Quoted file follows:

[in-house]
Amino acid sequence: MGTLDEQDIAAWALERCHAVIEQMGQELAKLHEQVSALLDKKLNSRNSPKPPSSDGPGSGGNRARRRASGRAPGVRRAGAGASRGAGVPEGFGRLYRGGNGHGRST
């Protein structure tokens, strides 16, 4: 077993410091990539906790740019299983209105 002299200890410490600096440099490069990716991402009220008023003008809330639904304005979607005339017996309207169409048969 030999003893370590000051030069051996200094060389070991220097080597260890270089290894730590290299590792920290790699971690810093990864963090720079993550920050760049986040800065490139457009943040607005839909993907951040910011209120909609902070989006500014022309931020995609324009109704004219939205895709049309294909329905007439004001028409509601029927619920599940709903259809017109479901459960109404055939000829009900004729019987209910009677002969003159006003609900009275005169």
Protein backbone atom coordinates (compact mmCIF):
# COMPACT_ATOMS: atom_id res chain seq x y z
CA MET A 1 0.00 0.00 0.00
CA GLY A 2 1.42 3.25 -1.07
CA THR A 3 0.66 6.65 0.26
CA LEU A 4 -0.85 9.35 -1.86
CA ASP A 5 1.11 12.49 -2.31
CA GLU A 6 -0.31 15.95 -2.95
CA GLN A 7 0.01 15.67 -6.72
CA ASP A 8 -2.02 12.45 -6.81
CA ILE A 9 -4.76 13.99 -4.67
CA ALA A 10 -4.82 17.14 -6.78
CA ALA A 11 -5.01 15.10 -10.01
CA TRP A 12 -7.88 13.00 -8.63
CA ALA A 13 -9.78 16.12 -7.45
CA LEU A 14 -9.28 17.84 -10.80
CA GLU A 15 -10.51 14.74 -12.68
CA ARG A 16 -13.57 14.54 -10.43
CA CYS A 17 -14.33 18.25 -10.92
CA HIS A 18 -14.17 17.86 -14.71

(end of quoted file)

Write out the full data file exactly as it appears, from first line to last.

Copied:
[in-house]
Amino acid sequence: MGTLDEQDIAAWALERCHAVIEQMGQELAKLHEQVSALLDKKLNSRNSPKPPSSDGPGSGGNRARRRASGRAPGVRRAGAGASRGAGVPEGFGRLYRGGNGHGRST
């Protein structure tokens, strides 16, 4: 077993410091990539906790740019299983209105 002299200890410490600096440099490069990716991402009220008023003008809330639904304005979607005339017996309207169409048969 030999003893370590000051030069051996200094060389070991220097080597260890270089290894730590290299590792920290790699971690810093990864963090720079993550920050760049986040800065490139457009943040607005839909993907951040910011209120909609902070989006500014022309931020995609324009109704004219939205895709049309294909329905007439004001028409509601029927619920599940709903259809017109479901459960109404055939000829009900004729019987209910009677002969003159006003609900009275005169």
Protein backbone atom coordinates (compact mmCIF):
# COMPACT_ATOMS: atom_id res chain seq x y z
CA MET A 1 0.00 0.00 0.00
CA GLY A 2 1.42 3.25 -1.07
CA THR A 3 0.66 6.65 0.26
CA LEU A 4 -0.85 9.35 -1.86
CA ASP A 5 1.11 12.49 -2.31
CA GLU A 6 -0.31 15.95 -2.95
CA GLN A 7 0.01 15.67 -6.72
CA ASP A 8 -2.02 12.45 -6.81
CA ILE A 9 -4.76 13.99 -4.67
CA ALA A 10 -4.82 17.14 -6.78
CA ALA A 11 -5.01 15.10 -10.01
CA TRP A 12 -7.88 13.00 -8.63
CA ALA A 13 -9.78 16.12 -7.45
CA LEU A 14 -9.28 17.84 -10.80
CA GLU A 15 -10.51 14.74 -12.68
CA ARG A 16 -13.57 14.54 -10.43
CA CYS A 17 -14.33 18.25 -10.92
CA HIS A 18 -14.17 17.86 -14.71